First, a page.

Watch Duty, California’s wildfire tracking app, attracts users and raises concerns among officials

ByLance T. Lee

Jul 26, 2022

A computer application known to monitor wildfires is itself being monitored, drawing attention for its quickly triggered alerts among North Bay fire departments, residents and businesses.

In business for nearly a year, Watch Duty was launched in August 2021 by two Sonoma County men who cobbled together a program that delivers wildfire alerts to electronic devices. It went from 78,000 registered devices in October to 193,000 this month. When a fire breaks out, more than 180,000 of those users check the app, according to the company.

Due to this growth, the app has caught the attention of not only users, but also emergency responders. Many advertise the application’s fast response time. Some would like to see more coordination with their agencies.

Damian Boune, 46, of Cazadero in West Sonoma County, and John Mills, 40, of Healdsburg, two software developers, have both worked for decades in technology engineering and development. They met last summer in the parking lot of the Fort Ross Fire Department along the North Sonoma coast. There, Boune serves as support staff, in addition to her full-time technology consulting, app and parenting work.

The fear and danger created by the Tubbs and Kincade fires of 2017 and 2019, respectively, had a profound effect on Boune.

“I thought to myself, ‘How can I create a safer environment for my children and my community?’ “said this father of two children, aged 5 and 7.

When the 2020 Walbridge Fire broke out near Healdsburg as part of a flash complex, the urgency to develop the app “sealed the deal” for Boune, he said. The blaze destroyed 156 homes and 293 structures across the isolated hills north of Guerneville, according to The Press Democrat.

The beauty of the Watch Duty app, according to its developers, is its ability to use official agency sources from a variety of sites and scanners instead of relying on social media posts.

“We were all frustrated with what was coming out on Facebook. It was very loud – not productive,” Boune told the Business Journal, equating “noise” with emotion-based messaging that sometimes strays from communicating the facts needed in times of crisis.

How is Watch Duty received?

At times, the Sonoma County-centric app has drawn criticism from fire and emergency departments tasked with responding to such cases.

Cal Fire Captain Tom Knecht believes the Watch Duty app is being operated with “the best of intentions”. But he would like reporters and volunteer app managers to check with the agencies’ public information officers about the information they hear on the radio before publishing it.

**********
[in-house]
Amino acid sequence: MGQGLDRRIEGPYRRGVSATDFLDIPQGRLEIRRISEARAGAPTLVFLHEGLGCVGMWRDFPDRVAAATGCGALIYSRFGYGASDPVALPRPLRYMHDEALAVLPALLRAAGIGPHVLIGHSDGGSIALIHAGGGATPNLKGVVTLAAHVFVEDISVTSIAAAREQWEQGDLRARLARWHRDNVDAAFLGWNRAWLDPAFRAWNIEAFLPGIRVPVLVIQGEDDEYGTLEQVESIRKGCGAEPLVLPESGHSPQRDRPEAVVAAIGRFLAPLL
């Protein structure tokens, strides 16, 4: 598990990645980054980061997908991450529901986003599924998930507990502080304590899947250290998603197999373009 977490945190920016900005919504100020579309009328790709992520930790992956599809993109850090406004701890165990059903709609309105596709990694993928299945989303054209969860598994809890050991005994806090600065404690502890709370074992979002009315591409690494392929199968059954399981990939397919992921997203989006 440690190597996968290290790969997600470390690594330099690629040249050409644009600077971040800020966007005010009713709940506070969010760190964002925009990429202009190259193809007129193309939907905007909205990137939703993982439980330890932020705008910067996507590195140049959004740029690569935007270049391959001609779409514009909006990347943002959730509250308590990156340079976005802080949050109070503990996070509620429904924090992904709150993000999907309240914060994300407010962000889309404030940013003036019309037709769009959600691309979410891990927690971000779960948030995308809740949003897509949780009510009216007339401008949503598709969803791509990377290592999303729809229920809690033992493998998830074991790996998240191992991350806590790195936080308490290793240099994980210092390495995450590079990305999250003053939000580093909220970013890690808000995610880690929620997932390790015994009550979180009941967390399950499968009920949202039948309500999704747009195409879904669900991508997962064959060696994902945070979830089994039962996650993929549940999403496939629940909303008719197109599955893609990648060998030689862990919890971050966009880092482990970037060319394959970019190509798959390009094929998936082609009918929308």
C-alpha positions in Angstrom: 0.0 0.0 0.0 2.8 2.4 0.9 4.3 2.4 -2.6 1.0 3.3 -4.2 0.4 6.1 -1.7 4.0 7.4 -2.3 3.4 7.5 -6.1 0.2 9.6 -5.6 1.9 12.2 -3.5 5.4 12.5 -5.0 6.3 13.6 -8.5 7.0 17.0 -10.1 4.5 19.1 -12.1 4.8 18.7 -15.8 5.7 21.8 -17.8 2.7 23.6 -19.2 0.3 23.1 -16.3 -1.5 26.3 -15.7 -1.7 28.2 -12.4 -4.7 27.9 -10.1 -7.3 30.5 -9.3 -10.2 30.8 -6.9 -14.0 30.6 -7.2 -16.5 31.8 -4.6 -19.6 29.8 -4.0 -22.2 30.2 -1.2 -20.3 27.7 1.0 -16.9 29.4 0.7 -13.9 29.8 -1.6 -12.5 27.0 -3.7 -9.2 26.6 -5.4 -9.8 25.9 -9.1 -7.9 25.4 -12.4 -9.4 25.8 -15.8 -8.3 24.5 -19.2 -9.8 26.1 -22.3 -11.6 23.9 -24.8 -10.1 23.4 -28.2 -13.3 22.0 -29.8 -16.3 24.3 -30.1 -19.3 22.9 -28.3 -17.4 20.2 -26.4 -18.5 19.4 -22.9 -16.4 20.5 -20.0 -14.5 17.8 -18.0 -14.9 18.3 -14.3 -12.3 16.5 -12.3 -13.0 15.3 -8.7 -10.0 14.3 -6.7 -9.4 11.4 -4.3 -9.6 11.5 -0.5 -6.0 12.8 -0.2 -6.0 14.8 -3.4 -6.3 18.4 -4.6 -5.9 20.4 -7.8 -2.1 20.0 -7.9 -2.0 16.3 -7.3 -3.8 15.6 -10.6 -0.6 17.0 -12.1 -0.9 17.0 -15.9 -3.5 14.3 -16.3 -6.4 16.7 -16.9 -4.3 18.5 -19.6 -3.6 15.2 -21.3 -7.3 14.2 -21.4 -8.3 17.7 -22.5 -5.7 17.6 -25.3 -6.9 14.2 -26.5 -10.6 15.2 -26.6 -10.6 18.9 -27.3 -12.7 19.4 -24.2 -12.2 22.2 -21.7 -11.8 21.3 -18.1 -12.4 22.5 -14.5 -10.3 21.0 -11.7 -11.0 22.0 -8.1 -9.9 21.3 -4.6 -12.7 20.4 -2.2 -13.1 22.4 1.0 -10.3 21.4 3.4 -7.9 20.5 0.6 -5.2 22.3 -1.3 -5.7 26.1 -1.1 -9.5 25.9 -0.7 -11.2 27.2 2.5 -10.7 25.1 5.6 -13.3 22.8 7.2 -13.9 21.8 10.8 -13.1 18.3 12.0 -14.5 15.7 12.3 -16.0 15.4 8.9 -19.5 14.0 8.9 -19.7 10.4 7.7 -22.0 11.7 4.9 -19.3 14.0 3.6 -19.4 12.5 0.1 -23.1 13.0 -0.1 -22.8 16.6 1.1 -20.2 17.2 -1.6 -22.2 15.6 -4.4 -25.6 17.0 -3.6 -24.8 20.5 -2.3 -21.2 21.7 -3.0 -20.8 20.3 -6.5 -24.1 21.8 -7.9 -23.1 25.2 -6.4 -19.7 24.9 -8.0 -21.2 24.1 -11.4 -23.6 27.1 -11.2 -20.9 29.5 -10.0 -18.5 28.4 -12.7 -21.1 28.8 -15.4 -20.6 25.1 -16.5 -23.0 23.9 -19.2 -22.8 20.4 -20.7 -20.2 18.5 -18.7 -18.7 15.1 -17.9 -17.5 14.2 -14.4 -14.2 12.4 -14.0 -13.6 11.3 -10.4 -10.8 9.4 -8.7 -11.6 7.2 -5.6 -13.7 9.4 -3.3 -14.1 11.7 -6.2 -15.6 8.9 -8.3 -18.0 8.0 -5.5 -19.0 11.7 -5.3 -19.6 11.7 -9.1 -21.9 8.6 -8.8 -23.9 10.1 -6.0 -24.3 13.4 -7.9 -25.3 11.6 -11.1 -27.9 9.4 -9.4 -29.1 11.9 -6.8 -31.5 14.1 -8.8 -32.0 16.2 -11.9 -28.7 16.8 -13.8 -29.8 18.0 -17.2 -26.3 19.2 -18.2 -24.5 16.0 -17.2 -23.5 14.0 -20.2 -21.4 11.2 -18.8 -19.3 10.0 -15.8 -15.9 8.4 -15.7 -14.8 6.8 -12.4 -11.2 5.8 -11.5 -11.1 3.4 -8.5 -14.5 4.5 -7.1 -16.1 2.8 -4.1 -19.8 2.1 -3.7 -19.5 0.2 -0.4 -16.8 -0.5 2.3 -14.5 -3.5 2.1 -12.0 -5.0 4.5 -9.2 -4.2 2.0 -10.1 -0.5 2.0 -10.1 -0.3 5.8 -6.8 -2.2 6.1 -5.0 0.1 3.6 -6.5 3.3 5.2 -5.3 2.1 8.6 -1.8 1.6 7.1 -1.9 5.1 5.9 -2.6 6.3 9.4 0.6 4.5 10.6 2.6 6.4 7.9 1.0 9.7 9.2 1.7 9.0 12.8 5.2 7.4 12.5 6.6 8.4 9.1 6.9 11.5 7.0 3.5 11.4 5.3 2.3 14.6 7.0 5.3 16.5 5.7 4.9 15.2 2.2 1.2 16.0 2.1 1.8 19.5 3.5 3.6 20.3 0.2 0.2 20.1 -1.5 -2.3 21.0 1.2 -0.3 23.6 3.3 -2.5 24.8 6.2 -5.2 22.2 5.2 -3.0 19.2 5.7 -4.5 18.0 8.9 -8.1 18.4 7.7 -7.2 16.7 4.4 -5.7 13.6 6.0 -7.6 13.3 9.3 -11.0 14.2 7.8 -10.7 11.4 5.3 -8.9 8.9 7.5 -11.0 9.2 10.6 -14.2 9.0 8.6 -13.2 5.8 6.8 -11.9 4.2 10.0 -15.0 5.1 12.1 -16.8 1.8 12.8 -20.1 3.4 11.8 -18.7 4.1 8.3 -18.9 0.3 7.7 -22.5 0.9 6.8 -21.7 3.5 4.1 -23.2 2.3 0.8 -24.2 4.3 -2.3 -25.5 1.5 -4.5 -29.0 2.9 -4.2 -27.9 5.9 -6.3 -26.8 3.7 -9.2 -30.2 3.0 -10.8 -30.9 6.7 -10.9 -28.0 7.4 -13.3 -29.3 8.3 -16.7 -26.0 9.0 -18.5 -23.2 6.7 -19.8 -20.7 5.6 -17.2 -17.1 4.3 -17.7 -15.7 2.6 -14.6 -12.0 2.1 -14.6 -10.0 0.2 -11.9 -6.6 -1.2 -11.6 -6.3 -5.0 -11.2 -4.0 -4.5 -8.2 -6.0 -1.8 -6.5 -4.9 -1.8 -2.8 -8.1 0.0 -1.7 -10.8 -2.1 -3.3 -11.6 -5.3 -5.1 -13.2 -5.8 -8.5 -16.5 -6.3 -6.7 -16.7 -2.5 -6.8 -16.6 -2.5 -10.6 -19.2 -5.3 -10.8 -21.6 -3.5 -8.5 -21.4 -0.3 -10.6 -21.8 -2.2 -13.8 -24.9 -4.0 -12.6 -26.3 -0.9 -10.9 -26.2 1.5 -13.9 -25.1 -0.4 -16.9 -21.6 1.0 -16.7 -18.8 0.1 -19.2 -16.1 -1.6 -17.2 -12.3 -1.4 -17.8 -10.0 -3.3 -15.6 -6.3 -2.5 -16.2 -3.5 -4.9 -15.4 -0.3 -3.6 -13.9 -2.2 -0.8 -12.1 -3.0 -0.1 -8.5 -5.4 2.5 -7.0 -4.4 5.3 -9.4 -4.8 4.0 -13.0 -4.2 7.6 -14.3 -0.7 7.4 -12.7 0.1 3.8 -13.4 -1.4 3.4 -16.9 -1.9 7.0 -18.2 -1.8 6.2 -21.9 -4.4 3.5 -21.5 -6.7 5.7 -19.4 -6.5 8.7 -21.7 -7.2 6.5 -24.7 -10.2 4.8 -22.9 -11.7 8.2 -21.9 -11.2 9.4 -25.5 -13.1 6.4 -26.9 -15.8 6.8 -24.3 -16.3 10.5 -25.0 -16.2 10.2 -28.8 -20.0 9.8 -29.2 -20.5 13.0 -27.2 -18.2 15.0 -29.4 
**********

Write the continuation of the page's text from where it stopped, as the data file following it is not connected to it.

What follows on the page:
“One of the problems we have is that every time the police and fire department release information, we have to be sure three times, and we are on the same page. People don’t realize there’s more going on behind the scenes,” he said. The label he refers to in public safety circles is called “unified command.”

The problem arises for Knecht when Watch Duty sends messages that imply that residents can return to their homes and businesses after being evacuated.

“It’s a fight,” he said. “There’s value in how quickly people are out of harm’s way, but there’s no reason to get people back before it’s safe for re-entry,” he said. .

Knecht also challenged a proceeding that resulted in “unintended consequences.” Cal Fire responded to a Lake County fire last summer and had to apply for a state disaster relief assistance grant. When the California Office of Emergency Services got wind of Watch Duty’s “progress has stopped” announcement, it assumed the funding was no longer needed and canceled the request.

“Hopefully with the way forward, we can work together to release the information, simultaneously. It’s not good for the community to have it in draft form,” he said.

Boune agreed, pledging to work alongside agencies to release the most accurate information available.

“We have solved some of these problems. All good – good information and one of our principles. Nothing is perfect. But do we want to achieve the best possible scenario? Yes,” Boune said in response. “We will be more thoughtful in how we signal containment.”

Still, Boune warned that the relationship between the two parties will not always be in full agreement. For example, he shied away from being responsible for how other state offices view the language of firefighting.

“It all comes down to a misunderstanding of what is meant by ‘forward progression has stopped’,” he said. “We know that doesn’t mean the risk is gone. This does not mean confinement. But we totally support (Cal Fire) and understand how difficult it is to access this information. It is very important to us that people understand what is official.


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